## Fitting an arc inside a rectangle

### Fitting an arc inside a rectangle

> I've been trying to fit a arc inside a rectangle.  The circle can
> start at any angle, sweep in any direction, and cover any arc
> (including a full 360), and the rectangle can be any size.

You have explained lots of things, but not the most central term of
your problem: what it means when you say "to fit".  What distinguishes
a well fitting solution from a bad one, to you?  What is the actual
input, and what do you get to vary, to make a good fit?

--

Even if all the snow were burnt, ashes would remain.

### Fitting an arc inside a rectangle

On Mon, 07 Jul 2003 23:48:10 GMT, Alex Pavloff

>I've been trying to fit a arc inside a rectangle.  The circle can
>start at any angle, sweep in any direction, and cover any arc
>(including a full 360), and the rectangle can be any size.

Use quadrant information for your sweep. If you stay in one quadrant
the minimum enclosing rectangle of an arc is the bounding box of the
start and end points. Otherwise you hit one or more x and/or y limits
of the circle itself at multiples of 90 degrees; in which case include
any such extrema in your bounding box calculation.

Examples.
Sweep from 30deg to 60deg. Bound (sqrt(3)/2,1/2), (1/2,sqrt(3)/2).

Sweep from 30deg to 120deg. Bound (sqrt(3)/2,1/2), (-1/2,sqrt(3)/2),
and (0,1).

Sweep from -30deg to 120deg. Bound (sqrt(3)/2,-1/2), (-1/2,sqrt(3)/2),
(1,0), and (0,1).

### Fitting an arc inside a rectangle

On Tue, 08 Jul 2003 23:25:01 GMT, Alex Pavloff

>My problem at this point is taking this bounding box and the
>corresponding center point and calcing the largest radius possible
>that will keep this arc in the bounding box.

Do you mean to say that knowing the height and width of two boxes you
cannot find a uniform scale factor that fits one inside the other?!

Let Ah and Aw be the arc height and width, Bh and Bw be that of the
box in which it must fit. Then Sh=Bh/Ah scales the arc height to fit
perfectly, and Sw=Bw/Aw scales its width. Take the minimum as radius!

Incidentally, if you need to keep the circle center inside the box as
well, include (0,0) when you compute the arc bounds.

Clear thinking is all that's required; the mathematics is trivial.

### Fitting an arc inside a rectangle

On Wed, 09 Jul 2003 17:19:29 GMT, Alex Pavloff

>>Let Ah and Aw be the arc height and width, Bh and Bw be that of the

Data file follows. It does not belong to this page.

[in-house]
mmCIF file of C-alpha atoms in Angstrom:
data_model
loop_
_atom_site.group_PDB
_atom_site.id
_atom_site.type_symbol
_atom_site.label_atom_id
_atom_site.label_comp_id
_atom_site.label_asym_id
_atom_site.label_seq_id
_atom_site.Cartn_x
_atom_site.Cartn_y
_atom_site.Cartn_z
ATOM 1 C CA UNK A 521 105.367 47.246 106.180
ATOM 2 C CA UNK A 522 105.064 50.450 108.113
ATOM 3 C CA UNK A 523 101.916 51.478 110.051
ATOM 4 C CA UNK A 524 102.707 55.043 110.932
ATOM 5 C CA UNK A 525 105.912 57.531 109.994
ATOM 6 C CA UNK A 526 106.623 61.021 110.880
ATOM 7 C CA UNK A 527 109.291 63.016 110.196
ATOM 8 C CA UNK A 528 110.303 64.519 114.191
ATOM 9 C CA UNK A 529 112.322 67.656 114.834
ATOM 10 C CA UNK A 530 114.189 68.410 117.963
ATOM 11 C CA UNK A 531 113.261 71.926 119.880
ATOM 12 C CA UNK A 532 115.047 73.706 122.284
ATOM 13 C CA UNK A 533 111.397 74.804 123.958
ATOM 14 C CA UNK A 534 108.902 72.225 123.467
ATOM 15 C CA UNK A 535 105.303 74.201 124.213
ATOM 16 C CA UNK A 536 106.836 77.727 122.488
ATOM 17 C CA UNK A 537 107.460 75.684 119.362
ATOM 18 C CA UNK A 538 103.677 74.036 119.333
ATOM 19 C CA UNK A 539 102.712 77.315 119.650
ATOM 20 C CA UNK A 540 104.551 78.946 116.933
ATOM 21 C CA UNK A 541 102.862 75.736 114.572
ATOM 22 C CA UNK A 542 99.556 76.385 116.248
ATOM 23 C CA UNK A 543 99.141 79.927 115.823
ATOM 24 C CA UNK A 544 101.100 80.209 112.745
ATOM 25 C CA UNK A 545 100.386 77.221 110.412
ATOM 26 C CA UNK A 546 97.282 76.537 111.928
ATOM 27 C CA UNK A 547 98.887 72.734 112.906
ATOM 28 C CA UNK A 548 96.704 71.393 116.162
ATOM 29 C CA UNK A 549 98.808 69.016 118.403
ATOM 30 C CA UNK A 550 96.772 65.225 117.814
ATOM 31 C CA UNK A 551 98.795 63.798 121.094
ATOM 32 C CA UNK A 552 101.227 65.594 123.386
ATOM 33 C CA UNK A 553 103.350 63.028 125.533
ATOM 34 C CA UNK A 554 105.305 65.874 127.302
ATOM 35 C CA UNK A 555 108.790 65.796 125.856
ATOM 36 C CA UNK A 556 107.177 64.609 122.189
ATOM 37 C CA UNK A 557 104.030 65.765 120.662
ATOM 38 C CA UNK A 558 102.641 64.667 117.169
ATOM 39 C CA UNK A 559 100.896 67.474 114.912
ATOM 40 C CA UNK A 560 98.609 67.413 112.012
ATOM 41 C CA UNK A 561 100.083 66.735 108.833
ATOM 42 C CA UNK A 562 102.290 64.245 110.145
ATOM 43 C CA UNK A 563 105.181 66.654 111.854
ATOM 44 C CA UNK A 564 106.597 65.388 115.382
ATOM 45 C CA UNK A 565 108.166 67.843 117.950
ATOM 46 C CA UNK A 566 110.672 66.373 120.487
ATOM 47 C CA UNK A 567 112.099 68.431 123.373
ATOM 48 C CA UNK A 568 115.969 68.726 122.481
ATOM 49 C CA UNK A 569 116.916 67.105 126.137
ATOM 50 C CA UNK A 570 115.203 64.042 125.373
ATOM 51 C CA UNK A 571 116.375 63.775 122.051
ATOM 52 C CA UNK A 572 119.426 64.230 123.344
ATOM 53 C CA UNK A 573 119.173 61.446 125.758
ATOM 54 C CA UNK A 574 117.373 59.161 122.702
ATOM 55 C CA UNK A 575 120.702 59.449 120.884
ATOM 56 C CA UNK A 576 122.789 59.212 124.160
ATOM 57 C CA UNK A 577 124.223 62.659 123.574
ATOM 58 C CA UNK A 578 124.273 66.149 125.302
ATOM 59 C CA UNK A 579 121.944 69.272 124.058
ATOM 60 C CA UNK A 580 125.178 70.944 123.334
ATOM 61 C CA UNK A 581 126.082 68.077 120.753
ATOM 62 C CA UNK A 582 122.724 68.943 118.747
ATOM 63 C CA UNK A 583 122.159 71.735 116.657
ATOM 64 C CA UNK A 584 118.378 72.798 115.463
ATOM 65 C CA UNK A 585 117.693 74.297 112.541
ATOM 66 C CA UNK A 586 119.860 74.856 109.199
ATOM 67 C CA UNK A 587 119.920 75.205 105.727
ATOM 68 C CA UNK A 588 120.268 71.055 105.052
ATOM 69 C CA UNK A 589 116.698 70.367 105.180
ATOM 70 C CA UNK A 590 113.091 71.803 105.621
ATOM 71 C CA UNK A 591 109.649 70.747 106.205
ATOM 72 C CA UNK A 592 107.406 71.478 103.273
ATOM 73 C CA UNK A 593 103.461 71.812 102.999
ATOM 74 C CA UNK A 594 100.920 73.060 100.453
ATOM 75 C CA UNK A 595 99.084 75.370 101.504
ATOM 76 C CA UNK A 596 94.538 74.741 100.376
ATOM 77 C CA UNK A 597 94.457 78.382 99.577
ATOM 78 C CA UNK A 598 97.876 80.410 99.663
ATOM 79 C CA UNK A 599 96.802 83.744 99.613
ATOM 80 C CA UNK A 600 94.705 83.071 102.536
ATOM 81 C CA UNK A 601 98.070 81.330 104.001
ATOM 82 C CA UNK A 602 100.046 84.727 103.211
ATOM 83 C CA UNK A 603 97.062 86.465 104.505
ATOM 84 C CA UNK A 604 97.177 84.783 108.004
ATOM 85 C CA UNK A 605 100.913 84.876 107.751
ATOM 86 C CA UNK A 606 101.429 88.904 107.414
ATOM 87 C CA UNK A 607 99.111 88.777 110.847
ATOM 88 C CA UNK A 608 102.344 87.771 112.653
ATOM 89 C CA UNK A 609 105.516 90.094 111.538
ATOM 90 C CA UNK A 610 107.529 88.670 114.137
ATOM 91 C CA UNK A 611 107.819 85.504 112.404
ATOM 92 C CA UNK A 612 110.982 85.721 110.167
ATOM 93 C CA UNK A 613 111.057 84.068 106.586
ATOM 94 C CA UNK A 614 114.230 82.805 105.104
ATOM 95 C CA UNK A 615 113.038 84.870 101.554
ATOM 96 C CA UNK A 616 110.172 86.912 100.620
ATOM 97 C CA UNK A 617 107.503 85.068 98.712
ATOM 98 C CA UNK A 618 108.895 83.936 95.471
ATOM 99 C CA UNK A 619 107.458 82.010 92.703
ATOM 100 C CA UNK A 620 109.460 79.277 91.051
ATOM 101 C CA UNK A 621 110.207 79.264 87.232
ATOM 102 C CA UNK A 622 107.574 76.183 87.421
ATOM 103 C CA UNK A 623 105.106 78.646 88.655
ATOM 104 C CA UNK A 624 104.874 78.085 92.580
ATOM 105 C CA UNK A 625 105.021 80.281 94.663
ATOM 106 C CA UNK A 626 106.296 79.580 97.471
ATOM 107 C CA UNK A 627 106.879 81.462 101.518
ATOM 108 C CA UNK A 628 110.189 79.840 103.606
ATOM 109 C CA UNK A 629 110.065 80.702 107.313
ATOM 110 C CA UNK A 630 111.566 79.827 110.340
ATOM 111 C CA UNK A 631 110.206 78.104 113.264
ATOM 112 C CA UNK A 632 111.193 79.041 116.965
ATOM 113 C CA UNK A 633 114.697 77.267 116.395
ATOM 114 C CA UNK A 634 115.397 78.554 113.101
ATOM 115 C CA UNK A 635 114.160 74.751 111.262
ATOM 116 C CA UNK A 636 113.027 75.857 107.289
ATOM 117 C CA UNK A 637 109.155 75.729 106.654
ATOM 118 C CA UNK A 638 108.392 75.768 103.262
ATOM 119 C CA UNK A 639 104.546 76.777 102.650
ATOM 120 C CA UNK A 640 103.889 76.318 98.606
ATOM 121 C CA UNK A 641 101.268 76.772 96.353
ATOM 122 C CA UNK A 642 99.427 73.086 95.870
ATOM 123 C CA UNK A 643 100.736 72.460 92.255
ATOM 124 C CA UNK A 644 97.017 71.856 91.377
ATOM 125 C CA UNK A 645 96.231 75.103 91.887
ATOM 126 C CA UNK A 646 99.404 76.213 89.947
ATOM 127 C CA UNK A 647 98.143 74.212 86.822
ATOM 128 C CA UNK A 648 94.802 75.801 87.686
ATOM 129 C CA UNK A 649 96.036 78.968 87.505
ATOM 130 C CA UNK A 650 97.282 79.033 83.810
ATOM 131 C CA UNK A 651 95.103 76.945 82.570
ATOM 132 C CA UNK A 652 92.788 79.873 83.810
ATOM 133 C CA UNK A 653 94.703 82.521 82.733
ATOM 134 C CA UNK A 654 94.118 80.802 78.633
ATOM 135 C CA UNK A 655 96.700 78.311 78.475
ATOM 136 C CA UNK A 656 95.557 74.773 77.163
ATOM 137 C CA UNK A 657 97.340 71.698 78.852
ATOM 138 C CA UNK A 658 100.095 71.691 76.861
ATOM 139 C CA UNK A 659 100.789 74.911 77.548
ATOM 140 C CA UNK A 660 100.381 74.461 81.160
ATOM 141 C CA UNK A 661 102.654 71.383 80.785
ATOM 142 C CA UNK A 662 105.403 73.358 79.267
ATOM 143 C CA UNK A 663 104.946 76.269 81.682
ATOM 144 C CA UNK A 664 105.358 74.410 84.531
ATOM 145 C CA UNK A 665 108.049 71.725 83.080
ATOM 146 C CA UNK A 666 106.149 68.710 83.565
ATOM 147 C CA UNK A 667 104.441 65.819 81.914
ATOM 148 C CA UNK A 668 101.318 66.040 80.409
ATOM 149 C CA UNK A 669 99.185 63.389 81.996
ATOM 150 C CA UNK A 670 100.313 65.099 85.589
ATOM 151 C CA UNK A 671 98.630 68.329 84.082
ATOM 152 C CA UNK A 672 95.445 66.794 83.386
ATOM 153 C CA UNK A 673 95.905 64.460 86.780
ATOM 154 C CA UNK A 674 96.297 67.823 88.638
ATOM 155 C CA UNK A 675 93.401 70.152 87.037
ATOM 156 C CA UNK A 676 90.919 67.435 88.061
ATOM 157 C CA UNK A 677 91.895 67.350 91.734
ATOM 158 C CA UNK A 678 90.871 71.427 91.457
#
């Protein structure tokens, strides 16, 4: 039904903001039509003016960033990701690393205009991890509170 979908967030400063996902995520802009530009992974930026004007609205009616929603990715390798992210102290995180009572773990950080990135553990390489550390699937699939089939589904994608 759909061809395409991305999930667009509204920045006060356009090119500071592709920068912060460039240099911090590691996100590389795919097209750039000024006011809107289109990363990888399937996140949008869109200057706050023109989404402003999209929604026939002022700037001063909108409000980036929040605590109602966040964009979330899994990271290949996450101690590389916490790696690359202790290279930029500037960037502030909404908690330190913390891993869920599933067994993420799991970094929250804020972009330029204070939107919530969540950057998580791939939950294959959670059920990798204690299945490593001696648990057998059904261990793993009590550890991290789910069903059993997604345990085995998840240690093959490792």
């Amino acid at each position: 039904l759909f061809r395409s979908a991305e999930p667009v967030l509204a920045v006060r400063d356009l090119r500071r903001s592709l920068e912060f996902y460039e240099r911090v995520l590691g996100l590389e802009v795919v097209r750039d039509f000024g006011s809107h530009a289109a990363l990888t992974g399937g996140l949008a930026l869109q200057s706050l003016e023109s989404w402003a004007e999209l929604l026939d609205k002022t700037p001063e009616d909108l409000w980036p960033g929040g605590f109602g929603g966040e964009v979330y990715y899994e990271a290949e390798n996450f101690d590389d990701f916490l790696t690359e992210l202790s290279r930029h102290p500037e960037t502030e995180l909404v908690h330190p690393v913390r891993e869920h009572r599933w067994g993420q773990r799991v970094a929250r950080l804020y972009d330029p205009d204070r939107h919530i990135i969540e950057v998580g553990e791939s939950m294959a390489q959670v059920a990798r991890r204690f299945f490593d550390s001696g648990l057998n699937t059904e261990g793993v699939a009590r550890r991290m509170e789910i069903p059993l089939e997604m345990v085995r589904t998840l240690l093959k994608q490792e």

>>box in which it must fit. Then Sh=Bh/Ah scales the arc height to fit
>>perfectly, and Sw=Bw/Aw scales its width. Take the minimum as radius!

>That's what I'm doing now, but it doesn't always create the largest
>possible arc.  Example: If I have an arc that goes from 35 degrees to
>45 degrees,  the maximum radius is neither the minimum height or
>width.

It seems unlikely you are doing precisely what I say and yet getting
different results.

Specifically, if the arc goes from 35 degrees to 45 degrees I said to
take the bounding box of those end points, because the arc crosses no
quadrant boundaries. When you bound

(0.819,0.574)    (0.707,0.707)

you should get

x IN (0.707,0.819)
y IN (0.574,0.707)

so the width is 0.112 and the height is 0.133. Now suppose you want to
fit that arc in a unit square. For a perfect width fit you would scale
the arc by 8.9, while for a perfect height fit you would use 7.5. The
smaller of those two is height scale, so that's what you must use as
your radius.

My example assumes, since you ignored the issue, that you do not wish
to include the center of the circle.

I do not wish to belabor this question any further. If your code does
not work, it's up to you to make the effort to debug it.

I have an arc, described with the following :

X,Y centre of ellipse
X axis radius
Y axis radius
start angle - anticlockwise from positive X axis
end angle - likewise
possible rotation of whole object about centre

I need to determine the bounding rectangle of the rendered arc.

One way I can think of is to approximate the arc using a polyline and
trivially determine the bounding box of the polyline. The two things
would obviously be combined in one pass for efficiency.

Does anyone know of a more elegant/efficient solution that I have
overlooked ?

Thanks for your help,

Dave.
--
Dave Vint.
Tenet Systems Ltd.